By: Mahim Pratap Singh
It is difficult to tell whether the 32-year-old is angry or just sad. “They broke both my arms and then raped me,” she says with a straight face, sitting on a bed in Ajmer’s Jawaharlal Nehru Hospital.
She was one of the victims of Thursday’s violence at Dangawaas village, 50 km from Ajmer. The clash, between Meghwals, a Dalit caste, and the dominant Jat community, over a 40-year-old land dispute left four dead and over a dozen injured. At least one of them is critical. The police made their first arrest, Ramdev, one of the 13 persons named in the FIR, after almost 72 hours.
Nagaur Superintendent of Police Raghavendra Suhasa denied a caste angle to the violence. “No doubt it was a brutal attack and those who did it will not be spared. But it was not a caste-related conflict. The Meghwals figure in FIRs filed by both sides.”
The first bullet, Suhasa added, was fired by the Meghwal community.
Ramkaran Kamedia, former sarpanch of Dangawaas and the father-in-law of the current sarpanch, also says this. Adding that everything was “calm and under control”, Kamedia says, “This incident was an aberration and if the Meghwals had not fired first and killed Rampal Gosain, things would not have spun out of control like they did.”
Kamedia and the other Jats, as well as police and officials, also doubt the version of the woman who has claimed rape. Married into another village nearby, the woman happened to be visiting her parents on Thursday.
“How could she have been raped amid all that violence?” says Kamedia. “Hundreds of people were there… fighting. She is lying.”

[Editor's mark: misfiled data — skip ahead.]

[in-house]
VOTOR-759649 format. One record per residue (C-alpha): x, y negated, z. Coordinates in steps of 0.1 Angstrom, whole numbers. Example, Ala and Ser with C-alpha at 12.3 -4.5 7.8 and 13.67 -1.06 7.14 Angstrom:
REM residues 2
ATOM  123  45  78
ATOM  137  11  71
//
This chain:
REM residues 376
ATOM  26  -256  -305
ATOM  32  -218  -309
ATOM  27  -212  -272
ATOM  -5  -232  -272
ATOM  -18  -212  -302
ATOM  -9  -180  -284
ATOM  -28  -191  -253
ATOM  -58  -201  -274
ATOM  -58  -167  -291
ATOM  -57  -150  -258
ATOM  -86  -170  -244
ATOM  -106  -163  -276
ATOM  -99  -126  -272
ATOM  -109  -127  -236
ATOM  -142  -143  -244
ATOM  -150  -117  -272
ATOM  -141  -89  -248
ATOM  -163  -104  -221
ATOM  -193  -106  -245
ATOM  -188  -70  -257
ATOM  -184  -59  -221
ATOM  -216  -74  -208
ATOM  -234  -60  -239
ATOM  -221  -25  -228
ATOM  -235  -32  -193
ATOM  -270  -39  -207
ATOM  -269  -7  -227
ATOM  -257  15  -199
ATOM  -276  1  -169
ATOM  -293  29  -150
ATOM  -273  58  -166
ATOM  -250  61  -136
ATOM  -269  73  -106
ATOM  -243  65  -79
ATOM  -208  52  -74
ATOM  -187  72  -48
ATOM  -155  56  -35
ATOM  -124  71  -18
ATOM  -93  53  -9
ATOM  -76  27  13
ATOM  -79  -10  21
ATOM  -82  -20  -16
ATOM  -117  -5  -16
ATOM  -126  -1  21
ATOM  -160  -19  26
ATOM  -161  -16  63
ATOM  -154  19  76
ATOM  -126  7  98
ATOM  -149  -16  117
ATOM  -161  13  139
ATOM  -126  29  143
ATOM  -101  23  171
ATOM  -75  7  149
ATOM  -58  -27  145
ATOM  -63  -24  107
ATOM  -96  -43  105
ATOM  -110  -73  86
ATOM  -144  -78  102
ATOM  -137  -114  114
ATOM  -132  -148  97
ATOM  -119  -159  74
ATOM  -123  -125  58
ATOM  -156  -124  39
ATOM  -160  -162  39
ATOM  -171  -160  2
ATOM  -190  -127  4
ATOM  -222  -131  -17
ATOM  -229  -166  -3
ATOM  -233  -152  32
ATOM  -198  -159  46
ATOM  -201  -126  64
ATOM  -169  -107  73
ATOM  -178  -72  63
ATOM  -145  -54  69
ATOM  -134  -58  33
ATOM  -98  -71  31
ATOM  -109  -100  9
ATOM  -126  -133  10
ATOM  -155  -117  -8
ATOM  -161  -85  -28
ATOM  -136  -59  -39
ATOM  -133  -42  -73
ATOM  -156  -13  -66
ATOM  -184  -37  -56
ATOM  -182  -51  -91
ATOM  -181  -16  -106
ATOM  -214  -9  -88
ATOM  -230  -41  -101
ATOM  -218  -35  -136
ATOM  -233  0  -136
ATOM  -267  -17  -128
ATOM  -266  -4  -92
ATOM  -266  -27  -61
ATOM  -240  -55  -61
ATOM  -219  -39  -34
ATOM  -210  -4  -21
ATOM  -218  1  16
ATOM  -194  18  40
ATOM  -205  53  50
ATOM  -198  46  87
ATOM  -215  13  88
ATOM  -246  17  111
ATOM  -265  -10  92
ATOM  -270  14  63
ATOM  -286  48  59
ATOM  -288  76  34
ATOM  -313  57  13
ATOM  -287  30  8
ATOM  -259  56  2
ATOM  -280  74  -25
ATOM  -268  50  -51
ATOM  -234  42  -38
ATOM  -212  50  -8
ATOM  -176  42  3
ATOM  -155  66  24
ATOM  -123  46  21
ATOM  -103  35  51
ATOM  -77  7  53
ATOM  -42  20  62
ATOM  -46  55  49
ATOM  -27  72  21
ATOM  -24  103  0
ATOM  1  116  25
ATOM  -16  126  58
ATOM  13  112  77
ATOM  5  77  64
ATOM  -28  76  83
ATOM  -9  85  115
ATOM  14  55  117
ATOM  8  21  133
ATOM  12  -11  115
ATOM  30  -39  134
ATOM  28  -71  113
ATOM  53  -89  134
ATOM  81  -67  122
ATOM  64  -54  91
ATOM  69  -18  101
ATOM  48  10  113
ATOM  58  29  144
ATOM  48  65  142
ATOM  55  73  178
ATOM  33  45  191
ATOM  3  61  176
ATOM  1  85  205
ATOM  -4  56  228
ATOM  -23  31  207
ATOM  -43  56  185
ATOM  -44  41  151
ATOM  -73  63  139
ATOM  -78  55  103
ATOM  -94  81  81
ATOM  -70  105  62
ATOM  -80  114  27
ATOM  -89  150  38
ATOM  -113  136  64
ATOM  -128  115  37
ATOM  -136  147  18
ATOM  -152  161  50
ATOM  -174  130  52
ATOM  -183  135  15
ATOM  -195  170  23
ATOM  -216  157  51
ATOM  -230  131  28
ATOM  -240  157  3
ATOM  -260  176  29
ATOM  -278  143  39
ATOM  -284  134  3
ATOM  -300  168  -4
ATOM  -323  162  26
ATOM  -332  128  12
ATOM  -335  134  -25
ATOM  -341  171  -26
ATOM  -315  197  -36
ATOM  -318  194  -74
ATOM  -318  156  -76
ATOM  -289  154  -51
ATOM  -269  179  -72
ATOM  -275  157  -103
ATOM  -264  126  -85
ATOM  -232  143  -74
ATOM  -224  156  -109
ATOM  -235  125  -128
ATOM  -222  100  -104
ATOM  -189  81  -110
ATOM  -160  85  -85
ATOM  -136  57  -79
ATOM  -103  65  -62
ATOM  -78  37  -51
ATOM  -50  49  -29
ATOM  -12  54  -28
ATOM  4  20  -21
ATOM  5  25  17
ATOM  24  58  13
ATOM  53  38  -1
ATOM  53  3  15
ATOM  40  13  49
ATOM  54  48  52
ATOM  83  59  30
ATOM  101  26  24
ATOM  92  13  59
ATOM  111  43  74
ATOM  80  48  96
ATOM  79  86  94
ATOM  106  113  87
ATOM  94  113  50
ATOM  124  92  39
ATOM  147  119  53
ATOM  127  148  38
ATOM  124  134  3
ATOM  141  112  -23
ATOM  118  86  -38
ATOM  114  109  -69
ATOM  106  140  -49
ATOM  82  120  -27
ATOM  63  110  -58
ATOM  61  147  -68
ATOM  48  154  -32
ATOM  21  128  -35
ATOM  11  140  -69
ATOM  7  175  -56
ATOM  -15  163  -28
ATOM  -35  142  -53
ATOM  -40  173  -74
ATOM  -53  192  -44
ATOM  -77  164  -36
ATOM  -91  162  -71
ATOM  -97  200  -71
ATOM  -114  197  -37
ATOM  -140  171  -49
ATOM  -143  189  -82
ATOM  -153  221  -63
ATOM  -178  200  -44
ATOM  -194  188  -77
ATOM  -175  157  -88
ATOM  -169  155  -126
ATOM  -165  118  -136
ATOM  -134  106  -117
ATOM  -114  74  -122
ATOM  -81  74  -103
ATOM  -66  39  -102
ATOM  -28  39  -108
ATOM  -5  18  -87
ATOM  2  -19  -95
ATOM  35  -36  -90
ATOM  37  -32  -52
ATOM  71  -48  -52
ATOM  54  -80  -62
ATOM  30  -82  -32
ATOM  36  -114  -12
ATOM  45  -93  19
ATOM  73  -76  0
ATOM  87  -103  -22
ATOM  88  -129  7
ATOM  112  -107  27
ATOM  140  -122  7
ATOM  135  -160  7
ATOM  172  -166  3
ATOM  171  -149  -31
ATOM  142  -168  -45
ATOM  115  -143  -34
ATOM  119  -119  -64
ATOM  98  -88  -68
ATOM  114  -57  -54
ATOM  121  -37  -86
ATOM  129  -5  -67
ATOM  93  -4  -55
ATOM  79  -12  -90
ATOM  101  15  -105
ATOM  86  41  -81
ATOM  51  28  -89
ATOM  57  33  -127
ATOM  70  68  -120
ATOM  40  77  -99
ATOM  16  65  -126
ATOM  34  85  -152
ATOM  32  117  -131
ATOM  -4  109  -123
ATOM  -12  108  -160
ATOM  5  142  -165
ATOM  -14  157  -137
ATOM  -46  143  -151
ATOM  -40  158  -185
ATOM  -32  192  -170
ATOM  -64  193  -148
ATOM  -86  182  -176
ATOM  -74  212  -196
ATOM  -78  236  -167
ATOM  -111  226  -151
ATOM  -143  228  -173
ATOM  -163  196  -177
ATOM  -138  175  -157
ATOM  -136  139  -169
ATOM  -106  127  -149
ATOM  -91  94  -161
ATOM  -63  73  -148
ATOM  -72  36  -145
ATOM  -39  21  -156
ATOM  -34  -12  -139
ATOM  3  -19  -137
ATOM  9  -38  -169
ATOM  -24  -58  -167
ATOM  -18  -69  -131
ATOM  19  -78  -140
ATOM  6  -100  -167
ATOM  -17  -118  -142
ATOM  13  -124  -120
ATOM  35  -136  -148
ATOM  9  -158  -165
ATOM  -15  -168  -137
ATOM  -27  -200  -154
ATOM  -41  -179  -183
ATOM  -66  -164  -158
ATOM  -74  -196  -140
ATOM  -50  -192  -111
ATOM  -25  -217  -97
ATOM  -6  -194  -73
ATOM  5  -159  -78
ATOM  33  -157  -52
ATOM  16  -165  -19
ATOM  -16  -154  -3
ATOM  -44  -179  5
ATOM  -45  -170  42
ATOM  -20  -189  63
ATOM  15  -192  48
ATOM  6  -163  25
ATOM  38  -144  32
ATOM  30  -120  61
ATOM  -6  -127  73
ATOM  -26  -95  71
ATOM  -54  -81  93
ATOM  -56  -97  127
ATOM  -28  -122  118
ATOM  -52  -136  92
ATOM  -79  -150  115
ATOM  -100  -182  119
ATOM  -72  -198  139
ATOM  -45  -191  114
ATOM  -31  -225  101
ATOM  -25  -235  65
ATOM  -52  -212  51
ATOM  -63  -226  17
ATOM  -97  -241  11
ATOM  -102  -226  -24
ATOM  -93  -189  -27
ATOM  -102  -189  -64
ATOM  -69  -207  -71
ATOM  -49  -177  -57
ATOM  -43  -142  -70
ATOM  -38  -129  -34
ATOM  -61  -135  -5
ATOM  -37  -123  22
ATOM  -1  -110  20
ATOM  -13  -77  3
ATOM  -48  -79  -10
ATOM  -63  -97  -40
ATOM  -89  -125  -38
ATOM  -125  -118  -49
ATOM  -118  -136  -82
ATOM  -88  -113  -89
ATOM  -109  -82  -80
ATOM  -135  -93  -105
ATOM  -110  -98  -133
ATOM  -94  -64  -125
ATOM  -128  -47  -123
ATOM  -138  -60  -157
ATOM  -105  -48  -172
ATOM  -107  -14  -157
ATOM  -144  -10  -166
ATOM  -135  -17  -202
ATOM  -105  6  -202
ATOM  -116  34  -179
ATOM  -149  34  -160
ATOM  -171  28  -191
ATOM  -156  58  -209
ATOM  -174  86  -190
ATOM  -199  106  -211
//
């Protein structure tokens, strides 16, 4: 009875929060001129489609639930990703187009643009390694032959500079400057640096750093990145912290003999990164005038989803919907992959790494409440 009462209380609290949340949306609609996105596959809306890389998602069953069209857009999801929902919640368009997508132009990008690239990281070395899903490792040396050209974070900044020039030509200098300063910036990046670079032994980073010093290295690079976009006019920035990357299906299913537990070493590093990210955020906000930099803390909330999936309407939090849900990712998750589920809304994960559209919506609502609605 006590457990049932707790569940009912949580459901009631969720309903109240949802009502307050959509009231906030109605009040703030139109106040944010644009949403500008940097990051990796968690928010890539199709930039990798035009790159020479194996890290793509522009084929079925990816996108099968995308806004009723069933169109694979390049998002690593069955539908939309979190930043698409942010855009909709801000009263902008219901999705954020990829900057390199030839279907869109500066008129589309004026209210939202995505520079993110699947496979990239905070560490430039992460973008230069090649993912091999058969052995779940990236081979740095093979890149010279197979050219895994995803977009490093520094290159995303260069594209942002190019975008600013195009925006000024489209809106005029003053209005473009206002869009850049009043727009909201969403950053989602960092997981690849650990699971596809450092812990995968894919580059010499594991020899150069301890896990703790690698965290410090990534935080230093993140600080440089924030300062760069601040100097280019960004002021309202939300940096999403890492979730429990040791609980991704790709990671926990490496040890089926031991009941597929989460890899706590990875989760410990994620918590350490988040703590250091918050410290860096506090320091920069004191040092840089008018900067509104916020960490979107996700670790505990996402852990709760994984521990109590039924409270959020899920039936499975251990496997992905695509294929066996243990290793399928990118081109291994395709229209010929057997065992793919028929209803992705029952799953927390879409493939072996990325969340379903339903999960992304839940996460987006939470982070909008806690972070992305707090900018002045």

The alleged rape victim’s sister-in-law lies writhing in pain four beds away from her in the women’s ward of JLN Hospital. “They came armed with batons and hit us indiscriminately, leaving my father-in-law and his elder brother dead. They ripped my clothes and robbed me of my jewellery,” she says, showing injury marks on her left arm and waist.
Downstairs, Ganpat Ram (34), who sustained serious internal head injuries, is battling for his life. He has a 50 per cent chance of surviving, doctors say.
There are just five police personnel camping in a tent keeping a watch. In fact, more police are deployed at the government guest-house in nearby Merta town, where P L Poonia, the chairperson of the Scheduled Castes Commission, is holding a public meeting over the incident.
“It is unfortunate that police action took so long. The matter had been brought to the notice of the police and administration repeatedly.
Had they acted, the issue would not have snowballed,” Poonia told The Indian Express. “It was a personal dispute over land that escalated into a caste-related conflict. People told me they have no faith in the ongoing investigation, so we will recommend a probe by an independent agency.”